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From Tehran, Beirut and Baghdad an axis of conspiracy, terror, corruption

Ahmed Al-Jarallah Editor-in-Chief, the Arab Times

THE language is almost the same in describing the popular uprising in Tehran, Beirut and Baghdad. This applies on both parties – the protesters and the governments.

Protesters in all of these capitals are demanding for better living and socio-economic standards, whereas the governments are conveniently talking about ‘foreign-backed conspiracies’.

It is as if the so called ‘axis of dissent’ is reading from the same book in different dialects and languages. They do not see the facts. They passively mention corrupt individuals in order not to expose themselves.

In this axis, the remedies are similar and wrong as if the mind of corrupt governments is suffering from impotence. Since a year ago, the leaders in Tehran have been talking about their success in foiling foreign conspiracies through the popular uprising which has been ongoing since December 2018.

In Baghdad, leaders organically linked to Tehran have been trying for about three months to avoid responding to popular demands. Instead, they are talking about regional agendas.

In Beirut, the pinnacle of Iran’s expansion scheme in the persona of Hezbollah leader Hassan Nasrallah is not different from what Iran’s supreme leader said recently when he addressed officials of Iran’s Revolutionary Guard and the ‘Basij Militia Forces’. This question must be raised: Is this the reality?

Frankly, it is not. The three regimes are governed by a political class that is similar in everything in terms of looting which looms over the daily lives of people. This is in addition to international sanctions – consequences of the terrorist behavior exhibited by the State in the form of Iran or the sectarian militias as manifested in the current situation in Lebanon and Iraq.

Also, these regimes employ thousands of non-existing persons, especially in security and public institutions. This is prevalent in Iraq, while the situation in Lebanon is not much different as the ruling alliance led by Hezbollah dominates most jobs. In Iran, the entire economy seems to serve the Revolutionary Guard which is the main employer.

The actual project in these countries is not to serve the people, but the ruling class under the pretext of resistance. Amazingly, no one knows which resistance is being addressed. Is it the United States of America as these countries are exerting tremendous efforts to negotiate with it, even on the crumbs of lifting a portion of the sanctions so that the cow they are milking does not die? Is it Israel which organizes deals with some Latin American countries to smuggle Iranian peanuts and Iraqi oil to these countries. Or the Arab Gulf states as whenever these states extend the hand of peace to one of them, they reciprocate with provocation and betrayal? Thus, whenever a protester in Karbala asks about the objective of the so-called countries of ‘dissent,’ the answer is live bullets targeting his chest.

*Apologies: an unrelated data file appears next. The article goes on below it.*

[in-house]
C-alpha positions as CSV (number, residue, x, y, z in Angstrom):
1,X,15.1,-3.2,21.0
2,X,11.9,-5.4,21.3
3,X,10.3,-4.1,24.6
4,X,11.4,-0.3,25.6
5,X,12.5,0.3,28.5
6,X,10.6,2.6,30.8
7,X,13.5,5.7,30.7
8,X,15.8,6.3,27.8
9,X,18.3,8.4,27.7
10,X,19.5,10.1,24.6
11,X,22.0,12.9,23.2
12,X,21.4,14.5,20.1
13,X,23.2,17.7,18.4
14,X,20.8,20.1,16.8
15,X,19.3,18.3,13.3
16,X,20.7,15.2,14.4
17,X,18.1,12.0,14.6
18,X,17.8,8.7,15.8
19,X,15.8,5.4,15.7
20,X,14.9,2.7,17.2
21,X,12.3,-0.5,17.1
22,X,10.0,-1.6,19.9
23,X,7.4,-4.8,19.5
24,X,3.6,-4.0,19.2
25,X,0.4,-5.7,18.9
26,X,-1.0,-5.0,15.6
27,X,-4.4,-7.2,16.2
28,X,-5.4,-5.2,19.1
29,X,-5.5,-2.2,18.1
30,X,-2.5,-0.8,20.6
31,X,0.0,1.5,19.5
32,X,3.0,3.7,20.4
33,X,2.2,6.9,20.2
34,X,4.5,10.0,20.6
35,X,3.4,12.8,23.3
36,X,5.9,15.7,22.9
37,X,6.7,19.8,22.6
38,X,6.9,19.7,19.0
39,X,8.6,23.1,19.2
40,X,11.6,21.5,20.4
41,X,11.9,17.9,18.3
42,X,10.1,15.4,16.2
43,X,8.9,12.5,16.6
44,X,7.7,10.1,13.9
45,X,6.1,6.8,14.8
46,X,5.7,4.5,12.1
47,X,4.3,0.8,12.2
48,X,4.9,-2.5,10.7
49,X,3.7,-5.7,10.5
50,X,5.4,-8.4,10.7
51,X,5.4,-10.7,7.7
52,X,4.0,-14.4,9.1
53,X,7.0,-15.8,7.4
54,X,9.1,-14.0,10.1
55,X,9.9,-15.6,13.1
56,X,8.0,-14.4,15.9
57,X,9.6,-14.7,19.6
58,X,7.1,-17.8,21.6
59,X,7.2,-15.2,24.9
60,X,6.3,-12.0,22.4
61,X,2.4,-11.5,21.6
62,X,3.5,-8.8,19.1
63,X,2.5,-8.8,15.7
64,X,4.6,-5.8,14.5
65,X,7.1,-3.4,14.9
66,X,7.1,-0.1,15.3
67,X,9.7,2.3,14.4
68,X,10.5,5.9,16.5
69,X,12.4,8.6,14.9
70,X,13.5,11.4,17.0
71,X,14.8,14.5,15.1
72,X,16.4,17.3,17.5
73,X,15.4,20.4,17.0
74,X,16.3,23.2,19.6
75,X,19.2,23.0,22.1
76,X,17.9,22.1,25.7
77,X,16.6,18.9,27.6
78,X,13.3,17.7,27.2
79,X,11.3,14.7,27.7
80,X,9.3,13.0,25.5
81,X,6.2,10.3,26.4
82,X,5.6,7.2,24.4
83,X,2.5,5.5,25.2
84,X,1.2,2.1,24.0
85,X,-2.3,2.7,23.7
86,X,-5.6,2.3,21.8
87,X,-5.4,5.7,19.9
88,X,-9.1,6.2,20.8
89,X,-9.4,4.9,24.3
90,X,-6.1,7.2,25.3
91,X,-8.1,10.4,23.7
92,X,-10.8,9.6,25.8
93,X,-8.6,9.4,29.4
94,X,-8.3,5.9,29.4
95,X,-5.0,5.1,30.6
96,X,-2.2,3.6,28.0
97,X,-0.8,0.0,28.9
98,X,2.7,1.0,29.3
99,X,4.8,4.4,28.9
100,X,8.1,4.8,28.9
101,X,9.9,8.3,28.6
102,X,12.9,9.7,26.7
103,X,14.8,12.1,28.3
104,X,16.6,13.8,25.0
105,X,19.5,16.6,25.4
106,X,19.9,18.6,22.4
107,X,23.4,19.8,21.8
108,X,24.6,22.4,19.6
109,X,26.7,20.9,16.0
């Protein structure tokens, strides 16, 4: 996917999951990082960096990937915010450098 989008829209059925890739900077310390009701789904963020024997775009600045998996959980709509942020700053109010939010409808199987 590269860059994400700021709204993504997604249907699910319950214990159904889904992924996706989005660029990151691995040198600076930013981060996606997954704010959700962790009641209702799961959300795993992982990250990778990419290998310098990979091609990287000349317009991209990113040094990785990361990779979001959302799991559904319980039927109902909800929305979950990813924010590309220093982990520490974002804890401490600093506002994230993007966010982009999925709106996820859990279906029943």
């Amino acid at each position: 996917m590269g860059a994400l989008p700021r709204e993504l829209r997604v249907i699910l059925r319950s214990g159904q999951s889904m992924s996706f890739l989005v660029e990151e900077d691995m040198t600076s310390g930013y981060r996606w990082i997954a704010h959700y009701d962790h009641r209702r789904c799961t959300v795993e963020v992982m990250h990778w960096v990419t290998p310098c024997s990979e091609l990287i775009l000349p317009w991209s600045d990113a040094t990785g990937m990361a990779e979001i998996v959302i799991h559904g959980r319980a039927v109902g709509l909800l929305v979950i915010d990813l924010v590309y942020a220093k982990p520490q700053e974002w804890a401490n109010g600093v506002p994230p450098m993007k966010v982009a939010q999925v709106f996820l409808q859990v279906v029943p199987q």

In each of these countries; there is a declared or secret leader while the militias are outside the State circle, the economy is exhausted and incitement of sectarian strife is rampant such as the way Hezbollah and the Amal Movement in Beirut chant, “Shiites… Shiites,” demanding for avenging the comrade for something which is non-existent. Or their attempts to say: “We are here to strive towards transforming the regime into ‘Shiasm’, while their leaders are sleeping on the pillow of ignorance; abandoning all the slogans of national unity they have been chanting in the last 30 years.

Now that Lebanon is in our creedal and sectarian lineup as demonstrated in cities in Tripoli, Beirut, Bekaa and the South; those who have been cooing for three decades about national unity and the equity of ‘people, army and resistance’ have forgotten the fact that ignition of fire in this situation will devour Lebanon.

This country is loaded with sectarian and creedal mistrust in the tunnels of civil war. This time, no one is there to extinguish the fire the way the civil war was extinguished in Taif, Saudi Arabia in the 1980s. This is due to the fact that the international community and the Arabs are busy with internal affairs, whereas these people have no problem in igniting bloody fire as long as it serves the axis. The loser in Yemen and Syria wants to compensate his losses elsewhere.

Today, these regimes are seeking assistance from each other to suppress the uprisings. Iran imports the gangs of the popular mobilization units to combat the protesters in Shiraz, Mashhad, Qom, Tehran and Khuzestan; while Kassem Suleimani leads his forces to suppress the Iraqis.

In Lebanon, it is enough to return to the statement of the Speaker of the Lebanese Parliament in 2008 in response to former MP Walid Jombulat in describing what happened on May 7 that year as “trouble seekers”.

On that day, Nabih Berri said: “Those who took to the street are the servants of Amal Movement and the real thing is yet to come.” Perhaps, they are practicing today the “real deal” which was kept for a time to save the trio of seditious days.

The so-called “axis of dissent” has substantially proven that it is just piece of paper floating in contaminated waters. They are not more than mafias of looting and corruption hiding behind dummy slogans, quick to cover up their crimes when caught red handed; hence, they attempt to blame the foreign establishment for their impotence and failure.

By Ahmed Al-Jarallah

Editor-in-Chief, the Arab Times

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